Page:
If you want to generate a sense of goodwill and community with your audience, try to supply a human touch wherever possible. Small gestures that show that there is a real person at the other end of the connection lend confidence and familiarity to your cause. Here are three recent examples I have encountered where different technologies were used to supply the human touch to enhance a digital transaction.
(Note: I am unaffiliated with the businesses below, except as a customer.)
I went to Moo.com for some new contact cards, and after submitting the order realized I needed a change. I used the online help to report the problem and received an automated acknowledgment email. The human touch in this story was a line that in the email that jumped out at me:
“…a real, human MOO Service Agent will get back to you by the end of the next business day.”
The words “real, human” prominently displayed in that line gave me more confidence in their services than any case number could have, and I’m glad to report that they did indeed resolve my problem.
A Helpful Phone Call
I went GoDaddy.com for a domain name and the next day received a phone call from a customer service rep, asking about my setup and offering technical assistance. I did actually have some questions, and by calling me they saved me time with proactive customer service, not a pitch for an upgrade like you might expect. Online systems are helpful, but so was this phone call from a real person.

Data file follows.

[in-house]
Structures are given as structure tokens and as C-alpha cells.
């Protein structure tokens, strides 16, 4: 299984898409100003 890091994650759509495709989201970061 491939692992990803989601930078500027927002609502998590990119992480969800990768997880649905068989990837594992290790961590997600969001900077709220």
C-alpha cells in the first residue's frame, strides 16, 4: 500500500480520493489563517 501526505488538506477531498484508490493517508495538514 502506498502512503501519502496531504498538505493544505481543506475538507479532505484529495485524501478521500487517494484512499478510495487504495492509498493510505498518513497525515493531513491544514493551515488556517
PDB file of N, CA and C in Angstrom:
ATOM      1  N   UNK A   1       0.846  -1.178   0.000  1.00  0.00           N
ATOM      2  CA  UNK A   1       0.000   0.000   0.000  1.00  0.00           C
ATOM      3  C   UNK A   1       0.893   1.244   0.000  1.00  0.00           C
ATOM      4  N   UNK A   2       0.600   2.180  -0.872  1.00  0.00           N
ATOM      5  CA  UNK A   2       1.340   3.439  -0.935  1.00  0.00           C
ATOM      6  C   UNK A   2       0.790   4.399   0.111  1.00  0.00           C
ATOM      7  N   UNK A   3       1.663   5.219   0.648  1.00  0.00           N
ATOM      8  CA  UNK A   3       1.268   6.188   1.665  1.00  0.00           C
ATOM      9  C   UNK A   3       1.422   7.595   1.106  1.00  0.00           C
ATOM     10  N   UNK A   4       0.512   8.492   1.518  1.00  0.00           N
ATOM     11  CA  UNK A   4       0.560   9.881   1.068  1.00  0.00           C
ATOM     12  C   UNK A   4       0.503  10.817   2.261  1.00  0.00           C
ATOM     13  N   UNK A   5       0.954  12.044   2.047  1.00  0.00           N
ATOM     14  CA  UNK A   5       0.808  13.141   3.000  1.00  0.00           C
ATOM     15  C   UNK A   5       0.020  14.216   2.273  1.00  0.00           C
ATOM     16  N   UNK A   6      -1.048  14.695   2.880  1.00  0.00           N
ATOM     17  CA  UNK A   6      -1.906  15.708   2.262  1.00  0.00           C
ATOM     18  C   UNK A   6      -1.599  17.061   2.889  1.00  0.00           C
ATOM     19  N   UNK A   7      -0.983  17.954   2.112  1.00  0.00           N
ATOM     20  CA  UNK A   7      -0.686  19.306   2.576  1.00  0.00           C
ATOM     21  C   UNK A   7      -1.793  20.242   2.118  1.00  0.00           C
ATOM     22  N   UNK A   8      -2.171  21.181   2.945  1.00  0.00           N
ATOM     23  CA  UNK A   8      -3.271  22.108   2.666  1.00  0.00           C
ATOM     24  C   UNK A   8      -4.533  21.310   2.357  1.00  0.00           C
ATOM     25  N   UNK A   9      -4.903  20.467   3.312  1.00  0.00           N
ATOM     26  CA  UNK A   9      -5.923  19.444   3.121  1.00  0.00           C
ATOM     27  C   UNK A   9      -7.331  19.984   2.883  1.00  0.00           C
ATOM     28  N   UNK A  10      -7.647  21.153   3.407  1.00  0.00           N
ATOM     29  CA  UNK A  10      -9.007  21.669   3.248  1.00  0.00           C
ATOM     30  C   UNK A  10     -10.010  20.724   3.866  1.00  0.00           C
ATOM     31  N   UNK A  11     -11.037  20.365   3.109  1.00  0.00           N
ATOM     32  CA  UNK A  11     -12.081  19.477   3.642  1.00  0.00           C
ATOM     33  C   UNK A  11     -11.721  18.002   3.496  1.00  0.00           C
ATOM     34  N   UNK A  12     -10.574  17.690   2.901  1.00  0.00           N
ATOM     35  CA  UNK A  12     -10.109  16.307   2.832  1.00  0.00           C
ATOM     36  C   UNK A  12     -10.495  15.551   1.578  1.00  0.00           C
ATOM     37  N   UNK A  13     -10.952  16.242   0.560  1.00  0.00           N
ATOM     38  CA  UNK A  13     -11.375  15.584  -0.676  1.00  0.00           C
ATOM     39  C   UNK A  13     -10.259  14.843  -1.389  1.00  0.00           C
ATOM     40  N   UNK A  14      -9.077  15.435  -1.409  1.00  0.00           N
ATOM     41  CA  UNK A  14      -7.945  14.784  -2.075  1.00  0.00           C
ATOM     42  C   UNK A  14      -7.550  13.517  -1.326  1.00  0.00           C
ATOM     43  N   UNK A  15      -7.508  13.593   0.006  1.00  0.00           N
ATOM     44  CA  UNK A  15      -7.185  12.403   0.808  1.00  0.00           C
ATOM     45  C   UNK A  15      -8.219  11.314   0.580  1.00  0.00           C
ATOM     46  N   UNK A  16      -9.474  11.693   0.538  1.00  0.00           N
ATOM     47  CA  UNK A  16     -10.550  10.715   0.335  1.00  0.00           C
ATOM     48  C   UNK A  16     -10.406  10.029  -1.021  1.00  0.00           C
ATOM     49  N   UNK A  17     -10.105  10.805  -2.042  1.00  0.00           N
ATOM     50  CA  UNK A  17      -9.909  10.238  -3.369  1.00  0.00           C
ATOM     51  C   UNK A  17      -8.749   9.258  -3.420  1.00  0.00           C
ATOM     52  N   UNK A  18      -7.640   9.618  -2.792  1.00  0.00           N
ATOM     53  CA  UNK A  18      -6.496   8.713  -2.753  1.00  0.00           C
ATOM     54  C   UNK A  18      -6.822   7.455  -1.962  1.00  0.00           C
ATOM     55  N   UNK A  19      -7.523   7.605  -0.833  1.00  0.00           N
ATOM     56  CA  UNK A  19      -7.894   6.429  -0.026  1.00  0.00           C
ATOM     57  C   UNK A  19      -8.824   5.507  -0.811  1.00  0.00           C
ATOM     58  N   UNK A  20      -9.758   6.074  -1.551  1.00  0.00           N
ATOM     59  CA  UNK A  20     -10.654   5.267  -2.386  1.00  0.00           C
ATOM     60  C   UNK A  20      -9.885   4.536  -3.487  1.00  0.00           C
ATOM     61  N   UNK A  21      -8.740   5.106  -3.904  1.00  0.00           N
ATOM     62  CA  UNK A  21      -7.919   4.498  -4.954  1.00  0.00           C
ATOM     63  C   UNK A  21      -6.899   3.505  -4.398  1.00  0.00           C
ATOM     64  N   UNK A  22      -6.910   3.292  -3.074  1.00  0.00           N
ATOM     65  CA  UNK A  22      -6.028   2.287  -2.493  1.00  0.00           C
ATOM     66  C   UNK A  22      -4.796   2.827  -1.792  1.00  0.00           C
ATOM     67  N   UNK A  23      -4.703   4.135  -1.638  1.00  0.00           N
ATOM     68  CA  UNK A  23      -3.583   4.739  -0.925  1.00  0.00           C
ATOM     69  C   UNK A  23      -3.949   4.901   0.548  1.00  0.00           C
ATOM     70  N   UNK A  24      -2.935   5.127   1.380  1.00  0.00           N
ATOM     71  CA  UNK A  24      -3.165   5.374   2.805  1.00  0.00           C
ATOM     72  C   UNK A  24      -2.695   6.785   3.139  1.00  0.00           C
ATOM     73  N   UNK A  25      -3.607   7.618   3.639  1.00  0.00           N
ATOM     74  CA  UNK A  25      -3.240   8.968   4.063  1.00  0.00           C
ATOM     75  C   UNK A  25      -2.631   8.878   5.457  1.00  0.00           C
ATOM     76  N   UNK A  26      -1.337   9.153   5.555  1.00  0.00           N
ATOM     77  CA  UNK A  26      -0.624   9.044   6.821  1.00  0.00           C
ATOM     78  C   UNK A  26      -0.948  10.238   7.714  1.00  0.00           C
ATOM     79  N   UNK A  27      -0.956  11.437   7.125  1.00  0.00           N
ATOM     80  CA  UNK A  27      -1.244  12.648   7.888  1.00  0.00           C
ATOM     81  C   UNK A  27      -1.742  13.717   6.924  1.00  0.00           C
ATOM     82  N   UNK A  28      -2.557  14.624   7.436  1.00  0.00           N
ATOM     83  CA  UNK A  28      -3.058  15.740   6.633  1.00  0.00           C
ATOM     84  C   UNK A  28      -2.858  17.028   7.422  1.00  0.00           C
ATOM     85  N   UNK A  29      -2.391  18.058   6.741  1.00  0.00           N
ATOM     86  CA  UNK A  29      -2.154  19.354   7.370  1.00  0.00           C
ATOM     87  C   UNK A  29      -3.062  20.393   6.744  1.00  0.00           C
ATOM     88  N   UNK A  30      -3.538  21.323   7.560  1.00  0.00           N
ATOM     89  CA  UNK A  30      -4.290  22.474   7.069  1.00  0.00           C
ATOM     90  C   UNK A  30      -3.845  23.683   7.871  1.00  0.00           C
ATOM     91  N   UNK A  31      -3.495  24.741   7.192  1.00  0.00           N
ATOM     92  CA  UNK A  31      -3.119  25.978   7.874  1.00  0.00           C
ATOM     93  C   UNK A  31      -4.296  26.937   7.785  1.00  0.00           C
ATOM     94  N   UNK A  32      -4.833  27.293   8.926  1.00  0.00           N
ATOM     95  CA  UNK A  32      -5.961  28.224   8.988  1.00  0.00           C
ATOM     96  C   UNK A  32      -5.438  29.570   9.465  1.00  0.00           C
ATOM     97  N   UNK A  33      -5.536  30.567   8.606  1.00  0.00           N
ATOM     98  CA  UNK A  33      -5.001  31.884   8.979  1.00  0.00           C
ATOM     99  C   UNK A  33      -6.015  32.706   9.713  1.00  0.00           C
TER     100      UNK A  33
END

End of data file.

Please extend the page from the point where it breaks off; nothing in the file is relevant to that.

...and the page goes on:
The Friendly Note
I ordered some CD’s from independent musician Tim Barry and they came with a note written from the road on hotel notepaper:
“Thanks Mike, I hope all is well in MD. Tim.”
How cool is that? A year later I still have the note, and it means a lot more to me than any archived email.
You can send invoices, tracking numbers and sales pitches galore, but if you really want to inspire confidence and community with your audience, connecting them with real people is where it’s at. Let me hear your stories – have you had an occasion where a digital transaction was improved by a human touch?